Luther senior Starman receives funding from Howard Hughes Medical Institute to research curcuminoids and HSA protein

Human serum albumin is the most abundant protein found in human blood plasma. Emily Starman, Luther College senior of Coralville, Iowa, is using steady-state fluorescence spectroscopy to research how curcuminoids, a major component of the spice turmeric, bind with HSA for her summer research project at the college.

The curcuminoid-HSA complex has many potential applications, including use in a cancer treatment called photodynamic drug therapy. Curcuminoids are photoactive molecules — they react to a specific wavelength of light — and once excited, react to form active oxygen species. A reactive oxygen species can then trigger cellular apoptosis, programmed cell death, leading to the death of the cancer cell. The HSA protein carries the drug (curcuminoid) to the cancer site before it is excited, and then the drug is released, allowing for the therapy to occur.

Starman, the daughter of Elizabeth and the late Keith Starman of Coralville, is a 2014 Iowa City West High School graduate.

"You have to have confidence in your own abilities and ask lots of questions to get the most out of research," Starman said. "Research is a great way to test yourself on concepts that you have learned in the classroom, as well as expand your knowledge about things that you do not have the time to go into depth about during normal lecture periods."

Starman is working with Olga Michels, Luther professor of chemistry, on the project. "In the current educational climate it is key for undergraduate students to have opportunities to truly engage in cutting-edge research. It is a pleasure to work with some of our brightest students on these research questions and contribute to literature in our fields of study. Providing these opportunities right here on Luther's campus is an integral part for all of our science departments," Michels said.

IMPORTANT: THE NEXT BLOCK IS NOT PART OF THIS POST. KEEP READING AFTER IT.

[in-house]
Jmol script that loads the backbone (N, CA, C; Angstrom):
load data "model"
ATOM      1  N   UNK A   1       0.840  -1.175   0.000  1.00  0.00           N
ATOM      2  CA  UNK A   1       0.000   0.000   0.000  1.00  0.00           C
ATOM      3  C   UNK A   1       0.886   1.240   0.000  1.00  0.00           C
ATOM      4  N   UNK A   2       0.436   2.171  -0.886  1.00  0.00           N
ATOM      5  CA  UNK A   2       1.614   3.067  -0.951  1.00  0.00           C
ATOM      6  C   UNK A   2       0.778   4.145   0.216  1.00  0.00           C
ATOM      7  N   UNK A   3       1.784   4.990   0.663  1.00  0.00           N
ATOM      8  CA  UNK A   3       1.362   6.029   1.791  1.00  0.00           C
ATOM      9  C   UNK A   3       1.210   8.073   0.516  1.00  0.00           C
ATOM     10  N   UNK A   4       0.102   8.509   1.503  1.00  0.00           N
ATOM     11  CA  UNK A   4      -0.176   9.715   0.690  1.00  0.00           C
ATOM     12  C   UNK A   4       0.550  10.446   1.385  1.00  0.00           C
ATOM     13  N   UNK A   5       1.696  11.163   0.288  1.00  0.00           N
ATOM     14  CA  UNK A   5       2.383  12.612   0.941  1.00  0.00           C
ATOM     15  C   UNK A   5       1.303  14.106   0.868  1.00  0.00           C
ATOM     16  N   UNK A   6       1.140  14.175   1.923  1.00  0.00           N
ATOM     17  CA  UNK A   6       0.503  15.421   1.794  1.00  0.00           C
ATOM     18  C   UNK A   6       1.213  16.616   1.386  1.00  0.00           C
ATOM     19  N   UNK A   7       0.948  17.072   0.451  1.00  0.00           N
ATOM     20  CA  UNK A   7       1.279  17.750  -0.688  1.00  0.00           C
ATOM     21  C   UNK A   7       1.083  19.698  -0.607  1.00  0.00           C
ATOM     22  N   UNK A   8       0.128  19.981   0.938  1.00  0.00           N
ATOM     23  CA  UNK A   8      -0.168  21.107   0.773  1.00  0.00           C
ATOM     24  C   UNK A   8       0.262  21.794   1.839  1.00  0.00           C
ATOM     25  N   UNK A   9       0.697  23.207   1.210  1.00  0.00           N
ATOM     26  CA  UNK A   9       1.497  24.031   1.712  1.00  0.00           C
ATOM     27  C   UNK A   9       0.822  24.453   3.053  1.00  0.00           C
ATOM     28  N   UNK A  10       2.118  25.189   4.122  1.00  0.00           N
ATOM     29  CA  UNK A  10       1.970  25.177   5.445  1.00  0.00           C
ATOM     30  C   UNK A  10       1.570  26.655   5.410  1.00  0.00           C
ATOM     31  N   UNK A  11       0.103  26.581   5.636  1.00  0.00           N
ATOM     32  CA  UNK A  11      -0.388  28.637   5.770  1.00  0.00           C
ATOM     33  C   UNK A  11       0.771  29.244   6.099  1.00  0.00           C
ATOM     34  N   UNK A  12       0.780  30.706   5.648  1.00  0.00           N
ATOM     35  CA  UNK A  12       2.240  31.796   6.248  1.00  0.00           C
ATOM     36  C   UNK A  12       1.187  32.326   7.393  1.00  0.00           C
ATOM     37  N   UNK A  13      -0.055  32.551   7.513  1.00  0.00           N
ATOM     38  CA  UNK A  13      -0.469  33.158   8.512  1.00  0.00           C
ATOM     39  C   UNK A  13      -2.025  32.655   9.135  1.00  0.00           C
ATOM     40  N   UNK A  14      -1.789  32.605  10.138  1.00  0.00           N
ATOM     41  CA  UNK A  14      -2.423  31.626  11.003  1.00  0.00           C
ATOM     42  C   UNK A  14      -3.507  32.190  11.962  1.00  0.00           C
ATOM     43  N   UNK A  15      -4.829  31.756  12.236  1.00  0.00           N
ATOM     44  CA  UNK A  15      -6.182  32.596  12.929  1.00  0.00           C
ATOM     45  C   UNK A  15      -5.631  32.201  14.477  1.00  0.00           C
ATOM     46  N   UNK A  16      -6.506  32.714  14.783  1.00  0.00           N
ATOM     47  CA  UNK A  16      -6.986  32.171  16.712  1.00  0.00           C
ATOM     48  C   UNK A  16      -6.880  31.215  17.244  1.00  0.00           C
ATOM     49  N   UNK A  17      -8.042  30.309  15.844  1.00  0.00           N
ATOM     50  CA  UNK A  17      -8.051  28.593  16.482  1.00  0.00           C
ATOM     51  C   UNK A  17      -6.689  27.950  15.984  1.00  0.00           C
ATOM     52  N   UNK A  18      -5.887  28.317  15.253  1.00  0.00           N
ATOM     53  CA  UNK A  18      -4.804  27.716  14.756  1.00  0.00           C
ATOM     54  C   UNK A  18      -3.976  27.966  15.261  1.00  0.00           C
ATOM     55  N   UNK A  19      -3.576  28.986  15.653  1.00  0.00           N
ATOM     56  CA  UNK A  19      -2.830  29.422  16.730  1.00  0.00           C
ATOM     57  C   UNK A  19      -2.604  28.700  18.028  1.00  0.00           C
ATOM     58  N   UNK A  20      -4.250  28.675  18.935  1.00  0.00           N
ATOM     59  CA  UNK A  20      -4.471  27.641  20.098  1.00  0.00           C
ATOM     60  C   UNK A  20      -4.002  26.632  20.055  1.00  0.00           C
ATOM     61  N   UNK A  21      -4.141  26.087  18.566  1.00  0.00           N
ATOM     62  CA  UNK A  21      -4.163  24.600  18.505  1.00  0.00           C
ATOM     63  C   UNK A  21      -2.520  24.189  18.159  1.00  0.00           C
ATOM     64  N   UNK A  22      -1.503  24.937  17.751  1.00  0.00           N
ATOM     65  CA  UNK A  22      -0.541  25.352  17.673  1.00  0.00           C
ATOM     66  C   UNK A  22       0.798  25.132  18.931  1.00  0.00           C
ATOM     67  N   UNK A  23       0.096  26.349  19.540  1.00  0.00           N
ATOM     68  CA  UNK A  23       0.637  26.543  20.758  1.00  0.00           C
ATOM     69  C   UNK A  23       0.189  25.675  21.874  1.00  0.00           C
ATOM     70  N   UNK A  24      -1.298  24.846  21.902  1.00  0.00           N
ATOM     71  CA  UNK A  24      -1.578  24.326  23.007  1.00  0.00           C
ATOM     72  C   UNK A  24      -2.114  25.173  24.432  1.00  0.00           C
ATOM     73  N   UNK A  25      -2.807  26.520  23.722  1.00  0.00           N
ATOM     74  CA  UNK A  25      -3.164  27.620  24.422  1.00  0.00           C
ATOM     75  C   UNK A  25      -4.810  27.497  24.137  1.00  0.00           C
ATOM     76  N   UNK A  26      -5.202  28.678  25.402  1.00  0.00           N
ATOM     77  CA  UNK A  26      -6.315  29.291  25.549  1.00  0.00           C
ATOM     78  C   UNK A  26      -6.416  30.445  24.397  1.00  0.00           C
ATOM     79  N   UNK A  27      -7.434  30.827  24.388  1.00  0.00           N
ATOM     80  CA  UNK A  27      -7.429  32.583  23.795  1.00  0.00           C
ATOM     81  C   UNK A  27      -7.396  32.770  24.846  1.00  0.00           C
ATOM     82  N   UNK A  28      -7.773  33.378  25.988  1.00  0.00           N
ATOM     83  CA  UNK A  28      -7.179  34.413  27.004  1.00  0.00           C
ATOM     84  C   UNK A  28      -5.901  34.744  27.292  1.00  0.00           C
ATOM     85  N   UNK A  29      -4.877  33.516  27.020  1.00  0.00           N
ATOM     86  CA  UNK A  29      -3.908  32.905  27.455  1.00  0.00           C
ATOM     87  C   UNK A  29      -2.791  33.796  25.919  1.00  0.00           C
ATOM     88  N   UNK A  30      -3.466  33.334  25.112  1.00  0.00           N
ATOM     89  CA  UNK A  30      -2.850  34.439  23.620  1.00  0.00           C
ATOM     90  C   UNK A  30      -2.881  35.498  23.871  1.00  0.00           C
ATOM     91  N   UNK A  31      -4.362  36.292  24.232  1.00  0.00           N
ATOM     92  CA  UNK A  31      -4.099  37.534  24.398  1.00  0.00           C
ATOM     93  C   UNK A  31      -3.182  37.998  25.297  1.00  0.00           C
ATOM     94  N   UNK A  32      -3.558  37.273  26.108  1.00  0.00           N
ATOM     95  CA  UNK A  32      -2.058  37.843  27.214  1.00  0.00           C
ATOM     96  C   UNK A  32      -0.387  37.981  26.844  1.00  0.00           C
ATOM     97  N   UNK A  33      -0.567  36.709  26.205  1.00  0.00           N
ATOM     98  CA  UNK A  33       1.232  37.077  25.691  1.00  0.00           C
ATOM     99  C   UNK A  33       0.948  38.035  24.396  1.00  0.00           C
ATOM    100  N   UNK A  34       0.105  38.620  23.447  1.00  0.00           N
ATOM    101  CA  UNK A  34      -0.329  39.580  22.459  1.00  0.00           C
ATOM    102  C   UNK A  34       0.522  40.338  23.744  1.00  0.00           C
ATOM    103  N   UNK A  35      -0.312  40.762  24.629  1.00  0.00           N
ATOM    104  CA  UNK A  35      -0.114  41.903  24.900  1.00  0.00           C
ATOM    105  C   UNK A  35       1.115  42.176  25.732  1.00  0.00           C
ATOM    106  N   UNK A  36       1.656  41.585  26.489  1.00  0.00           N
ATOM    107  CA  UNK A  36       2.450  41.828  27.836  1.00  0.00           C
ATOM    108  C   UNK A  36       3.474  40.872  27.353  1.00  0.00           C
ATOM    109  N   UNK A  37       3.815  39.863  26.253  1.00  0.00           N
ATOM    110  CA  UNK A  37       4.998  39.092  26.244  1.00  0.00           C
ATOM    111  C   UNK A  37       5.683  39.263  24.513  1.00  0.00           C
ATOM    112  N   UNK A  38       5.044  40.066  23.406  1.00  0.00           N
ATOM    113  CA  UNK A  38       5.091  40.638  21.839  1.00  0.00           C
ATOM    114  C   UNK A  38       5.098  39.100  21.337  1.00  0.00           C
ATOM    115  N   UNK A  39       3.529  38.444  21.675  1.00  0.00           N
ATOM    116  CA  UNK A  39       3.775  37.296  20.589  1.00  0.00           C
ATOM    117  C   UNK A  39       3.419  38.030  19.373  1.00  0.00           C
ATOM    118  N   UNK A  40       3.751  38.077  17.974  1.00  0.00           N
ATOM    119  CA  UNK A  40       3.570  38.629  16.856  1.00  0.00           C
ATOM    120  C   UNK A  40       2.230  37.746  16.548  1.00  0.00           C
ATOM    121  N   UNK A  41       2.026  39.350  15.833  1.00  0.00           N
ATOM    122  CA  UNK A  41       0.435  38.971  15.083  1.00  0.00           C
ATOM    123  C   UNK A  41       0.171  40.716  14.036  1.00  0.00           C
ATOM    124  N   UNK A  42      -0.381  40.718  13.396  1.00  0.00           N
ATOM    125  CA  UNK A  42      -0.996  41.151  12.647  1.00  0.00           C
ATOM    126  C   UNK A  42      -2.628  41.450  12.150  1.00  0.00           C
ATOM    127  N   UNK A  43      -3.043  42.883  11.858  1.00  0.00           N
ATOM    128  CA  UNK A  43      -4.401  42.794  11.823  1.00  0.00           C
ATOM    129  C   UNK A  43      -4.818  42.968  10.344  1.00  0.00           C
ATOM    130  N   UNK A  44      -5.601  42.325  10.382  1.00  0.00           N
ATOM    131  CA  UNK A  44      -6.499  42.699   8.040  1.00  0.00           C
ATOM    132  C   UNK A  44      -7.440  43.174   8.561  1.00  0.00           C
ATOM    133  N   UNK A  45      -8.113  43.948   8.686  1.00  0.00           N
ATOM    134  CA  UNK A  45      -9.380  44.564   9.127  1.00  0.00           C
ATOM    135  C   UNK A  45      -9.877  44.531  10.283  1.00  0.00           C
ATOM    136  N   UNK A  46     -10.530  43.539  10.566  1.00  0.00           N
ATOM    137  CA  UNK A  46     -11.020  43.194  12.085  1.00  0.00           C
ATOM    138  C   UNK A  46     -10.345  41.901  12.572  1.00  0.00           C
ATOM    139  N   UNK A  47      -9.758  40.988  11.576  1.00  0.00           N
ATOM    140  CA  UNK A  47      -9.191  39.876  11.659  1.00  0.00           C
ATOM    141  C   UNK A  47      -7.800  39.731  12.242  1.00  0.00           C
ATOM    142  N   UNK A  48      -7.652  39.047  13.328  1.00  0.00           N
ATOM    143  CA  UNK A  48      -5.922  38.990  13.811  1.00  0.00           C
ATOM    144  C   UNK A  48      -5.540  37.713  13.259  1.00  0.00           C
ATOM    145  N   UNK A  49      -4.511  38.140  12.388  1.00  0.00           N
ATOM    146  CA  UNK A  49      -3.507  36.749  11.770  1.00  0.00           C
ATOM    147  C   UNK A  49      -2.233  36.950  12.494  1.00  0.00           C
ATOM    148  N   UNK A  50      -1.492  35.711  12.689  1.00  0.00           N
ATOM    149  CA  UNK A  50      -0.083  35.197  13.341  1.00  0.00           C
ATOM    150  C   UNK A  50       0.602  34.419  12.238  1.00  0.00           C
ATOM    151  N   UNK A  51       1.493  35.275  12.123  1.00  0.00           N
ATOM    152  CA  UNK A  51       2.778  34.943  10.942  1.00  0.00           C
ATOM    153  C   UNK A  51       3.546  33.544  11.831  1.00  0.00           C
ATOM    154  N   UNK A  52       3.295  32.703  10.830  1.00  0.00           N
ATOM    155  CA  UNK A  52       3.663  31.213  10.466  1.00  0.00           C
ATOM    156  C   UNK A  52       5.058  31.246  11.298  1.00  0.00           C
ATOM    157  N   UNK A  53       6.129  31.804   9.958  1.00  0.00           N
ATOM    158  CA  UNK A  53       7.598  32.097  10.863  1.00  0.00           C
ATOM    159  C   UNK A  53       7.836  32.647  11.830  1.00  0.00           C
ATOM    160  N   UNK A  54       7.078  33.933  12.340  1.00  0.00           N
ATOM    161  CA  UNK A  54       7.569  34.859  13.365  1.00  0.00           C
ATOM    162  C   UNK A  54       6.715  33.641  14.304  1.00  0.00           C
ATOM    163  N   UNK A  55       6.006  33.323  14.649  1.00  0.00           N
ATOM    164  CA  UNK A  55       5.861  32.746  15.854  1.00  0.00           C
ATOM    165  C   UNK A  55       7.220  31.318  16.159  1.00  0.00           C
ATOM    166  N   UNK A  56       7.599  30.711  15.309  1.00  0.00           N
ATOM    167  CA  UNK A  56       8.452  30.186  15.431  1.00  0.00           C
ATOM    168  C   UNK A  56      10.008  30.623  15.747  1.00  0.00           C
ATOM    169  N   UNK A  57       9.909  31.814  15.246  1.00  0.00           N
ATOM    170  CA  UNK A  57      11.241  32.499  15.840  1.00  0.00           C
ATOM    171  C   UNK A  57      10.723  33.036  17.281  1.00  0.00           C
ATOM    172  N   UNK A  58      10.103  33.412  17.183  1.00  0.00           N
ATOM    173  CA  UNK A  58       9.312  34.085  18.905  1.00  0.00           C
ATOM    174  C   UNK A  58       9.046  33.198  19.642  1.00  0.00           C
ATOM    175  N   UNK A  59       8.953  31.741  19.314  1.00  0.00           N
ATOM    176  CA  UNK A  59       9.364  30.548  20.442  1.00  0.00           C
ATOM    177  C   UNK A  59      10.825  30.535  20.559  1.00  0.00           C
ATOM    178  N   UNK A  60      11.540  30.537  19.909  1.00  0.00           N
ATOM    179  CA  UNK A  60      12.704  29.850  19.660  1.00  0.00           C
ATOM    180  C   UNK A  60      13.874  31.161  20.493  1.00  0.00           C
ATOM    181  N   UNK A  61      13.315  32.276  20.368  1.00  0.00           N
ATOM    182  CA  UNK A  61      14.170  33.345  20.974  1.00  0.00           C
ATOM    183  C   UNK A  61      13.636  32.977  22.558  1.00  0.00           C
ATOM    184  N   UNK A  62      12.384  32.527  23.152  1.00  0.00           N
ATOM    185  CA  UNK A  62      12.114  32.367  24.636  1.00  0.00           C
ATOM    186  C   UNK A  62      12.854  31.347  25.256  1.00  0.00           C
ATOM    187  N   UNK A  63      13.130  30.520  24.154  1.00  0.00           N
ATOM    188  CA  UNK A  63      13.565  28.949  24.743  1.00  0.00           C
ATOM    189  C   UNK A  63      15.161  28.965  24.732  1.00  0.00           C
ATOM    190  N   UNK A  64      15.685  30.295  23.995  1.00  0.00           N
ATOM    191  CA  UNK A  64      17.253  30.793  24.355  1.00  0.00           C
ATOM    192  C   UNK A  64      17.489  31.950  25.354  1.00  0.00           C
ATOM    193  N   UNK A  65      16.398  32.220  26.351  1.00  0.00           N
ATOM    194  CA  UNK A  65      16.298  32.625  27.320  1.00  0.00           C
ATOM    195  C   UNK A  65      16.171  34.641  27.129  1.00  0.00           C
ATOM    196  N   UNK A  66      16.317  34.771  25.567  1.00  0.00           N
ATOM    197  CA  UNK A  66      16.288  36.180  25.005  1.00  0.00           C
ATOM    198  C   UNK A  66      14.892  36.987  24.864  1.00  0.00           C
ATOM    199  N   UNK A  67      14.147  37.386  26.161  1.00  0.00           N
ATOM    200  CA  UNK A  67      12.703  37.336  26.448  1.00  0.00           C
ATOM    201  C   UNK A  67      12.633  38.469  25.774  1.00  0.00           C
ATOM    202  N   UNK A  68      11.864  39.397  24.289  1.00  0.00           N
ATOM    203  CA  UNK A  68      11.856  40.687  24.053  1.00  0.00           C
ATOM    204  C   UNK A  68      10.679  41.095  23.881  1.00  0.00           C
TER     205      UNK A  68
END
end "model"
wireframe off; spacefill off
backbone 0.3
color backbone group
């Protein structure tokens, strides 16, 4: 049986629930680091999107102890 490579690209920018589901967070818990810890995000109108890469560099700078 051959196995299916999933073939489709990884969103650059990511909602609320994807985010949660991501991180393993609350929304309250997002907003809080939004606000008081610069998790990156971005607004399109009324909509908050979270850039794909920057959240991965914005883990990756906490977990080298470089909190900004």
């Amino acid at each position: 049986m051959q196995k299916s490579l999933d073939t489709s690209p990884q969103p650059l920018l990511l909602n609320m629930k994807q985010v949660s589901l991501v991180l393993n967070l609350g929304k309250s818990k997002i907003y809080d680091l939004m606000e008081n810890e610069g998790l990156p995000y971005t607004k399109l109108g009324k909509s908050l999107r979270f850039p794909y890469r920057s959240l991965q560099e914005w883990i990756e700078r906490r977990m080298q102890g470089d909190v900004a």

The group's collaboration is funded through a grant from the Howard Hughes Medical Institute. The Student-Faculty Summer Research projects provide students an opportunity to research topics of interest alongside Luther faculty. This program is one of a wide selection of experiential learning opportunities at Luther intended to deepen the learning process and that are part of Luther's academic core.

The results of the project will be presented at Luther's Student Research Symposium in 2018.

A national liberal arts college with an enrollment of 2,150, Luther offers an academic curriculum that leads to the Bachelor of Arts degree in more than 60 majors and pre-professional programs. For more information about Luther visit the college's website: http://www.luther.edu.